Finally, credit card issuers are coming out with technology that isn’t from the 1960s and hasn’t changed since the invention of the cards.
They’re changing from the current swipe card with a magnetic stripe to a pin number and chip-type card. For the transition it’ll still have that old magnetic stripe, but also an embedded microchip.
These new cards are already being issued. The Royal is putting them out and remember I told you about a super cool Capital One 6.9 fixed card? I got it with the microchip today. As merchants get new point-of-sale terminals you’ll insert it and use a PIN number just like your debit card. So no more slip to sign because your PIN number is your identification.
What it’ll do is to drastically reduce the $300 million in credit card fraud. Now most of the time when merchants haven’t taken the basic steps, they’re liable for the fraud charges. The rest of the time, the card issuers eat the loss. Until now, that loss hasn’t been as expensive as converting the cards.
No, they’re not doing the conversion because they have much interest in identity theft or helping you. On fraud, you’re also not liable for any of the phony charges. Never have been. They’re doing the conversion because it’s going to be cheaper for them to convert to the new cards instead of seeing the fraud amounts increasing each year.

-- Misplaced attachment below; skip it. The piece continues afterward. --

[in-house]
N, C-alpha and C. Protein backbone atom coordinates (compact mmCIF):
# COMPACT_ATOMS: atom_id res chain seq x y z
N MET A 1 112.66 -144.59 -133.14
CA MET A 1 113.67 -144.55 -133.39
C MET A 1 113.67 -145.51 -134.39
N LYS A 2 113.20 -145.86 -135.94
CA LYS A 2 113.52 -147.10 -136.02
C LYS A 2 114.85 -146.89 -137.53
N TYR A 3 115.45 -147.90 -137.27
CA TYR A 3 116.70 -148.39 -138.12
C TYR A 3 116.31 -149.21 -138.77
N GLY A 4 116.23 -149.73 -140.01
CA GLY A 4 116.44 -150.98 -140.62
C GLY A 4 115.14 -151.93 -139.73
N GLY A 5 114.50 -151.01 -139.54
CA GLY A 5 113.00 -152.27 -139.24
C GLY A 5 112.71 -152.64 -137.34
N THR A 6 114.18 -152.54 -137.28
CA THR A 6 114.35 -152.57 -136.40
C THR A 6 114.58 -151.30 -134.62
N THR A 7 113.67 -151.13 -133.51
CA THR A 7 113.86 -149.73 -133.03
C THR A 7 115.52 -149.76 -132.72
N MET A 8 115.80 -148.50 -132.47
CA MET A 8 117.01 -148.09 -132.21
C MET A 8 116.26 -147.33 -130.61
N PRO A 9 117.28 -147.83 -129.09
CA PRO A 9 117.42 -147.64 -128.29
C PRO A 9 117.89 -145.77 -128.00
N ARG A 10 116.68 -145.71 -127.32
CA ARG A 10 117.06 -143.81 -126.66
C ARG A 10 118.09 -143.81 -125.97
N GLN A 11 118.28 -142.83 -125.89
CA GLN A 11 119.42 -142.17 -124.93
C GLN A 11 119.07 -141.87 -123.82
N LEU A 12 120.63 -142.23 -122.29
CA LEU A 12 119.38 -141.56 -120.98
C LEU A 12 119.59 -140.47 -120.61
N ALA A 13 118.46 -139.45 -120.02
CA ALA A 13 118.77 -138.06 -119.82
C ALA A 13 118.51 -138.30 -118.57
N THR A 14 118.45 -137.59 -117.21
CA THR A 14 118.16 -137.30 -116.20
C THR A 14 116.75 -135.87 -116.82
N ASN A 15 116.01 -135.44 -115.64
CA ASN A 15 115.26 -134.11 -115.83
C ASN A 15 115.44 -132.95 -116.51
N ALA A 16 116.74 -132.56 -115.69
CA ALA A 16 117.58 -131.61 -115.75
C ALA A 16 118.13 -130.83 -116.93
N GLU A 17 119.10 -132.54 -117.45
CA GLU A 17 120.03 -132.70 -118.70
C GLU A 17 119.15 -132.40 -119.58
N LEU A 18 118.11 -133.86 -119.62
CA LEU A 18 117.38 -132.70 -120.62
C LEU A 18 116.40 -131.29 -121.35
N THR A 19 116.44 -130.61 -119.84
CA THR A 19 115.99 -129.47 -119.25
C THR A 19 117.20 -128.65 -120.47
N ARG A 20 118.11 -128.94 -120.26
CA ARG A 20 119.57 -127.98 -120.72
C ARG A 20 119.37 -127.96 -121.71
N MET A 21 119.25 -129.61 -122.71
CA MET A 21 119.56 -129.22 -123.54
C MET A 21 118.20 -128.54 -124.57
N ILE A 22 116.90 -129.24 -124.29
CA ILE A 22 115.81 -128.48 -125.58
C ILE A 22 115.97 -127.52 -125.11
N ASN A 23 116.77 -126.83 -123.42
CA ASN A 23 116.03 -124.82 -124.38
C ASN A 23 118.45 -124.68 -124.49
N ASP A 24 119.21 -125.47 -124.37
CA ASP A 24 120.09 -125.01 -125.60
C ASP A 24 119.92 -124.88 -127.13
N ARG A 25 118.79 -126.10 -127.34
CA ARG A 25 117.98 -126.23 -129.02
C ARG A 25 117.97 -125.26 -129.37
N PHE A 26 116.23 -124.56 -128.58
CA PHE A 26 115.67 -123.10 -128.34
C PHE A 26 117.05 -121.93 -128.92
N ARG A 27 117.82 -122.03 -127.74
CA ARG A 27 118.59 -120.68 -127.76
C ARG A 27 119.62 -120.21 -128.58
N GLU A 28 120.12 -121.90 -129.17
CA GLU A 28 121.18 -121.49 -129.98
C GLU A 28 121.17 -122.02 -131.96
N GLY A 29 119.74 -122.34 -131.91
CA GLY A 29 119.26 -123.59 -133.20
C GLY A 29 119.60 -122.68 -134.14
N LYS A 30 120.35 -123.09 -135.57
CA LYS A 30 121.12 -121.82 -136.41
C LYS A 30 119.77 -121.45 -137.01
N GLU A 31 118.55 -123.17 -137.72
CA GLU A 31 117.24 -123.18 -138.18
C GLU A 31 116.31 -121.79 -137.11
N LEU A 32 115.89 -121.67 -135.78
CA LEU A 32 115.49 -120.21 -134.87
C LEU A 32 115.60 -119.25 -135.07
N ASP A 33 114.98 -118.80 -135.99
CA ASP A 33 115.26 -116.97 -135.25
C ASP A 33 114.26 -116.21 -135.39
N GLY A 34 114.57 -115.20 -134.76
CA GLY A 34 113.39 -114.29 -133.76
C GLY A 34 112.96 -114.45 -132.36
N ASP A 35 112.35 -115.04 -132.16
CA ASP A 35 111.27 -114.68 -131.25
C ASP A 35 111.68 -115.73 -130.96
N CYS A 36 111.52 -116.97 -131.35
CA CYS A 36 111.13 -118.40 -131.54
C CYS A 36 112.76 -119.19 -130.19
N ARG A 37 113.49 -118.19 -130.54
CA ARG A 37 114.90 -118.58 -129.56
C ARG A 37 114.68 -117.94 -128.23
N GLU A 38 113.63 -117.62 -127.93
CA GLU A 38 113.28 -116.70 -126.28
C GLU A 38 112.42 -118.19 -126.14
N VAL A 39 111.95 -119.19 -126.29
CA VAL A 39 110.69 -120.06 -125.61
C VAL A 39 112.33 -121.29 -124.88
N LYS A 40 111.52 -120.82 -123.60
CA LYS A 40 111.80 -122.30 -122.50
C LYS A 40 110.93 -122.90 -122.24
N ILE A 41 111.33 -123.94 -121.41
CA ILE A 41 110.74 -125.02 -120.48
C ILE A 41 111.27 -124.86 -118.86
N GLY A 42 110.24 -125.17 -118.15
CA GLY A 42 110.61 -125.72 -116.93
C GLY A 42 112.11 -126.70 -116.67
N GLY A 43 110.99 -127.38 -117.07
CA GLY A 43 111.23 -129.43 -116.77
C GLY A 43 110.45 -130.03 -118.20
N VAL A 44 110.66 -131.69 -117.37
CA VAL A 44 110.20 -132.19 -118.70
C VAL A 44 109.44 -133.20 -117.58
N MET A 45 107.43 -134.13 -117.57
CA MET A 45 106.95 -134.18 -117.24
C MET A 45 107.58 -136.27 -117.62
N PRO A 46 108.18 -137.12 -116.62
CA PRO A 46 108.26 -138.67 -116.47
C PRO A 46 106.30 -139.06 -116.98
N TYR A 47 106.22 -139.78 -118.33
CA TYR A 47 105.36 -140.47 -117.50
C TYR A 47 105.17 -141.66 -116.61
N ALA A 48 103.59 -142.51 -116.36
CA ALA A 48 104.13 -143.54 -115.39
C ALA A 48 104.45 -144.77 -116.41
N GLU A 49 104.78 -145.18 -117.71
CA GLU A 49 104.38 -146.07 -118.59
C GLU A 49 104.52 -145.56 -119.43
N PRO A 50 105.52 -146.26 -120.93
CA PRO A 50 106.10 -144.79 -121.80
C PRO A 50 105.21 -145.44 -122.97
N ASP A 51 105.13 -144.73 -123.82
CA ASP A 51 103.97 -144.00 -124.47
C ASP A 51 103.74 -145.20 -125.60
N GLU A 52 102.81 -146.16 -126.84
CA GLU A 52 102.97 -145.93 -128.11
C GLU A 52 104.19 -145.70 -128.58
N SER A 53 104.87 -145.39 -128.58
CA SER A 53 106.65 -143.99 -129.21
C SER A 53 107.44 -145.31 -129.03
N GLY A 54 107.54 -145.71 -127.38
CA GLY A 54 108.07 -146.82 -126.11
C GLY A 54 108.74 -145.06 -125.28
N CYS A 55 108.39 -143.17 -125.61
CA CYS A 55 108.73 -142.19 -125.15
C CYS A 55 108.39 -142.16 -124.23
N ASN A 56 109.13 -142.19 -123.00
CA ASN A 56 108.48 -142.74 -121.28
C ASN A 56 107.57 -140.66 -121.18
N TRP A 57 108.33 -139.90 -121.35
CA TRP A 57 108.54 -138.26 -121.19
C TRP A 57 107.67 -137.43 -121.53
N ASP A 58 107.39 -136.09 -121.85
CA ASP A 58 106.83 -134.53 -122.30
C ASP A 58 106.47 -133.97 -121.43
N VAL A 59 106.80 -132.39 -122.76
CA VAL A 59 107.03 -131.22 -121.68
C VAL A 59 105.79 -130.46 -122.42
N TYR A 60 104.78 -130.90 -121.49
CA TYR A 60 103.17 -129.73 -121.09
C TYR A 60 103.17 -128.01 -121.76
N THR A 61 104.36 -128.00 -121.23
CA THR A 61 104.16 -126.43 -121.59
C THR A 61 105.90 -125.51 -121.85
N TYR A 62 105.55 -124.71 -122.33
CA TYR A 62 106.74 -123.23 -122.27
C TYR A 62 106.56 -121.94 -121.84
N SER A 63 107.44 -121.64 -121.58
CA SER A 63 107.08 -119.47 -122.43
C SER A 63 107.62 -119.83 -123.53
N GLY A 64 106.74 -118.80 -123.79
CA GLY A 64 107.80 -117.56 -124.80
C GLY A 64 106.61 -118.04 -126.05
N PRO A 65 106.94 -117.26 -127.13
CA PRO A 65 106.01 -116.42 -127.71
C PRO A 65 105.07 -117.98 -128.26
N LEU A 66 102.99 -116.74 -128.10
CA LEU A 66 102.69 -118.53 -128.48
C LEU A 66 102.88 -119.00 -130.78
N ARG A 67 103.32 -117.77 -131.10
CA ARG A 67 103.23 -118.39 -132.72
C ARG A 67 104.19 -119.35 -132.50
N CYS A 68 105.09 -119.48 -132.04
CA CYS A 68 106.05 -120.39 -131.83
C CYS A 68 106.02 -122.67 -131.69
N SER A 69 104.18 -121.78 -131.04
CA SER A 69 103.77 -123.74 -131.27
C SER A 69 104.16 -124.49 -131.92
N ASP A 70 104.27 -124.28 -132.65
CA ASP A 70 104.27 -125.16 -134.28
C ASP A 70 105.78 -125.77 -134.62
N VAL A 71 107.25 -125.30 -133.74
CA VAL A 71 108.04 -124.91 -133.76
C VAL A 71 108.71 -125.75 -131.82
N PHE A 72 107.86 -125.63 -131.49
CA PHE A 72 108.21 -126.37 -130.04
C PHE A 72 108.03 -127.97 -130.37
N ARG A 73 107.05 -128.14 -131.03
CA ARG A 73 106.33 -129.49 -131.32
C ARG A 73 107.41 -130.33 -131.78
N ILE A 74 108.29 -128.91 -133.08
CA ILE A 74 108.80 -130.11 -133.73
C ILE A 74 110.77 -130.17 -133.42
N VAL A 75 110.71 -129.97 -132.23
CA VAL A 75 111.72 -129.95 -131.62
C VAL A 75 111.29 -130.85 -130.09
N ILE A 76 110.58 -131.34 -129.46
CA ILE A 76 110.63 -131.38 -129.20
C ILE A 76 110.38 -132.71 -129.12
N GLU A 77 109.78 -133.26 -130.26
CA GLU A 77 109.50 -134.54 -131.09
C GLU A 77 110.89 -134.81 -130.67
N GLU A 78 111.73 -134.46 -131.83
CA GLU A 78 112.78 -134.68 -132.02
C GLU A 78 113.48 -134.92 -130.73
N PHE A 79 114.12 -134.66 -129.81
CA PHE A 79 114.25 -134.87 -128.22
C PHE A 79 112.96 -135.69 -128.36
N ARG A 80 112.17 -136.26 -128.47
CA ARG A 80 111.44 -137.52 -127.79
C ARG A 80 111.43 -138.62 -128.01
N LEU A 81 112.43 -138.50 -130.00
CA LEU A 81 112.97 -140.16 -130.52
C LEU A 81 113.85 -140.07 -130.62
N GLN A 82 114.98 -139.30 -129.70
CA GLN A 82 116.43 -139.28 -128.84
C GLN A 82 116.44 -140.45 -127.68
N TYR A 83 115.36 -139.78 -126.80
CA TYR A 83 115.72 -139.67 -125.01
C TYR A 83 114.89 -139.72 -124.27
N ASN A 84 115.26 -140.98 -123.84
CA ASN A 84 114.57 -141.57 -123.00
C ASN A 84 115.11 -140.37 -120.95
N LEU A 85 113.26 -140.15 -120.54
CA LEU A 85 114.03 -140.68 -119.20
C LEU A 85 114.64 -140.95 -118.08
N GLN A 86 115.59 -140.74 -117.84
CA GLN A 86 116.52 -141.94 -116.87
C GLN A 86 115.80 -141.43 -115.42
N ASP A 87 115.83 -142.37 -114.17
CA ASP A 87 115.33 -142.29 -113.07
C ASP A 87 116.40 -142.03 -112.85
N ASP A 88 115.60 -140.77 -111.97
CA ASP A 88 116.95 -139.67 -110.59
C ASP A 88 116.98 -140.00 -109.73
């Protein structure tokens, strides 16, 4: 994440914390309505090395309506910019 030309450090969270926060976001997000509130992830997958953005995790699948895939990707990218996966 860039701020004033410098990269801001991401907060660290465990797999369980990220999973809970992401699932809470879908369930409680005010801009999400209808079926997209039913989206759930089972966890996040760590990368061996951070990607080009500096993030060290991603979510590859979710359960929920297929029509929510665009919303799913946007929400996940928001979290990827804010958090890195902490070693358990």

It’s been in use in Europe for a very long time but the conversion and rollout in Canada will be slow. If you get the new cool card it’ll work exactly like your old one did until all merchants have the new point-of-sale machines where you insert the card, not swipe it. It’s just that this new card has a little chip in it.
This year, about 4.5 million of these will be in your hands. By October 2010 it’ll be fully implemented, because about 90% of all cards will have expired and replaced.
What this’ll also start is a huge wave of contact-less cards that are NFC enabled. For tech people, that’s Near Field Communication. Nokia will have it in their cell phones next year and by next summer, Rodgers will be doing their trial a trial. It’ll let you just wave it past a merchants’ scanner and pay for something. It’ll be exactly like the Esso and Shell payfast keyfobs but it’ll be your Visa or MasterCard.
In all this, you still have to remember why they’re doing it. It’s never to help you but to get you to use your card a whole lot more. And especially in the small-ticket purchases that add up to tens of billions of dollars that card issuers really want a huge piece of!
After all, we spend almost 20% more when we use a credit card instead of cash. Mark my words: Two or three years from now the percentage of small-ticket purchases on credit card will be way up. Card issuers will get richer and you’ll go further in debt so this is not a win-win arrangement, trust me.